Monday, 23 November 2015

Bombing Syria - Just say "No!"

The British media seem to be softening us up to approve our involvement in the bombing of Syria.  We are told that Mr Cameron is increasingly confident of parliamentary support, and is to present us with convincing arguments on Thursday.

A balanced discussion took place on Radio 4's "The World this Weekend" yesterday and is worth a "listen again" at:   (The discussion of Syria starts about six minutes into the programme.)

A retired major general, Tim Cross, spouts macho phrases  about using  "hard power" to "separate out" these "brutal killers" and urges that we "take on these guys", though even he admits that this won't actually solve the problem.  Others are even more cautious.  Sir Jeremy Greenstock, a retired diplomat, points out that what Isis actually want is a "great battle," that control of a territory is essential to their concept of a caliphate, and that bombing itself will not actually get them out of their territory. The Green MP Caroline Lucas points out that Isis, and part of the Muslim world, regard US military intervention as an attack by "Crusader West," that the Middle Eastern States have progressively withdrawn form the present  "coalition" and that the US bombing has done little to reduce the number of jihadist recruits - probably the reverse.

In a different context Jeremy Corbyn speaks sense when he claims that there are other ways of combating Isis, in particular a concerted international effort to cut off their supplies of money and arms.  A letter to the Guardian has aroused my  memories of "Bomber Thorpe" by suggesting that one way of doing this would be to bomb their oil pipeline.  An innumerable number of commentators point out that military retaliation by the West is exactly what Isis is trying to provoke, and that it helps them to recruit further deluded youngsters who are brainwashed into thinking that they are doing God's will.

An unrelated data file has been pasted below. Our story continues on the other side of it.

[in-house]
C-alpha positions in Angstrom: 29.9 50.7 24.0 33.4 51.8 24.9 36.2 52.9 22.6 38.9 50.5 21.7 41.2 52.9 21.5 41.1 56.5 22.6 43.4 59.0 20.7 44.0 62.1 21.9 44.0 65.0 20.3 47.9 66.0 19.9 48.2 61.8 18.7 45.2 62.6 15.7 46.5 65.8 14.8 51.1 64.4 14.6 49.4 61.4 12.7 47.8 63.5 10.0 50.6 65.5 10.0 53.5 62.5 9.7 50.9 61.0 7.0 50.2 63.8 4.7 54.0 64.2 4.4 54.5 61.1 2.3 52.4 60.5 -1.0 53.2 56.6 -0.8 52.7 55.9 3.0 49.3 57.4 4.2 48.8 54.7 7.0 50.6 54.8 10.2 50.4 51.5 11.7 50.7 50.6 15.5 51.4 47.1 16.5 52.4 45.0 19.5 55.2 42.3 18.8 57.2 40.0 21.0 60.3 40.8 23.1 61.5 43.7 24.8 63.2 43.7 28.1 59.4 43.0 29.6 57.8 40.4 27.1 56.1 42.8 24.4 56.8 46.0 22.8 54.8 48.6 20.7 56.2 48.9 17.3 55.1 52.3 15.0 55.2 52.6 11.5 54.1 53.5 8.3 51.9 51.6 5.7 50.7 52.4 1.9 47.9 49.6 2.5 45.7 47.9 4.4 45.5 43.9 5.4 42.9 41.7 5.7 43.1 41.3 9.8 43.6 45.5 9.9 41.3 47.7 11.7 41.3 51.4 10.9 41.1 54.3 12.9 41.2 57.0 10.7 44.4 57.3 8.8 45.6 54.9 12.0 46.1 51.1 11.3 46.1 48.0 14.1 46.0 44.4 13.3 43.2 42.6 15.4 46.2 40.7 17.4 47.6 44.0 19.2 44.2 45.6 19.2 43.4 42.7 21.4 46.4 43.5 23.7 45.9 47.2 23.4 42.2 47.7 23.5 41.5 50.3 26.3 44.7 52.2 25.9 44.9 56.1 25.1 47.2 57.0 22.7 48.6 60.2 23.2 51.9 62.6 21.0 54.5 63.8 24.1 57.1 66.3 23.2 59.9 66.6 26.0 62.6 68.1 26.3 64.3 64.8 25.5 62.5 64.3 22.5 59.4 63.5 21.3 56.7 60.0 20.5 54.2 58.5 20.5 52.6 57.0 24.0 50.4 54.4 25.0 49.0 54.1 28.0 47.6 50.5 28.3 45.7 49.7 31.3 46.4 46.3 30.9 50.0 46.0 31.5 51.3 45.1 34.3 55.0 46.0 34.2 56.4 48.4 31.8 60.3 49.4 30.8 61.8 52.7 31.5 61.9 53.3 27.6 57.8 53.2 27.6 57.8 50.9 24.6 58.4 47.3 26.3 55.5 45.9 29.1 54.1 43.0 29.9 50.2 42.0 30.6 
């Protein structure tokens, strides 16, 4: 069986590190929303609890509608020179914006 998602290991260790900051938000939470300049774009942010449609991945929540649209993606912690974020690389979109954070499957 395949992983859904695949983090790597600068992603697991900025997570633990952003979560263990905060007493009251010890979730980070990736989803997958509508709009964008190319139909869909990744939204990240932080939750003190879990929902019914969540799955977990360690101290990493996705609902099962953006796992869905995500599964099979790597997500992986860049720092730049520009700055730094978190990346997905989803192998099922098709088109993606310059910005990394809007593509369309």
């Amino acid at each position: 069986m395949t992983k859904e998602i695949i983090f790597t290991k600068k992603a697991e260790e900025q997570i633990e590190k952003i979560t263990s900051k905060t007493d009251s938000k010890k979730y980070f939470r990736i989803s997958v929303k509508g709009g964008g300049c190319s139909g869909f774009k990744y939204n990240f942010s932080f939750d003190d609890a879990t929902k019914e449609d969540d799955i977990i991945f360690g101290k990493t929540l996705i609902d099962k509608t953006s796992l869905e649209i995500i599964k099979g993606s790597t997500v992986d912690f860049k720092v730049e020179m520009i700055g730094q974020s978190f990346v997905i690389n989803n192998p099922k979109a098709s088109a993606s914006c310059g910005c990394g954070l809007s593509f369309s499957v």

There is almost universal opinion that this is a problem for the Middle Eastern states themselves to solve, a problem within Islam,  arising from and exacerbated by the the schism between Sunnis and Shias, and that Western involvement is almost certain to make matters worse, as has been amply demonstrated in Iraq, Afghanistan and Libya.  The problem will be solved, or at least ameliorated, only when other Muslim powers themselves take ownership of it.

It is difficult to avoid that view that Tory anxiety to add to the air-strikes (but not the ground war) is to be seen among the "big boys," to "walk tall" alongside the US and not be out-flanked by France as "number one chum."  I also wonder if US involvement , and UK anxiety to join in, is not so much motivated by the a quest for  a solution to the Syrian problem as to prevent Russia  and Iran from  becoming  the dominant powers in the area.

If Britain wishes to walk tall, we could use our diplomatic "soft power" to promote the necessary involvement of the neighbouring Muslim states, and give yet more help to those countries hosting the refugees on Syria's borders.

 If we must involve our army, we could sent it to Calais to set up field kitchens, latrines, Nissan huts and other facilities to provide civilised conditions for all refugees there, whilst preparing to welcome those with a right to settle in our own green and pleasant land.

I sincerely hope for a solid "No" from eight Liberal Democrat MPs if and when the matter comes to a parliamentary vote, and that the bulk of the Labour party will put triangulation behind them and follow their leader.


  1. As ever, despite the loud noises about our dire economic straits, the British Government can find money for foreign adventurism. The strong probability is that the cost of this posturing will more than outweigh the savings Gideon claims he has to make from the welfare budget to 2020. If it wasn't so transparently unjust it would be ridiculous. As it, it is beyond satire.

  2. Yes, it really is. As far as I can make out "normal" Cruise Missiles cost between $1.4 and $1.5m apiece and super-dooper ones over $100m. Amazing how we can splash this kind of money around for destructive purposes but can't find a fraction of that for constructive purposes such as helping disabled people or building and staffing a decent transit camp for refugees.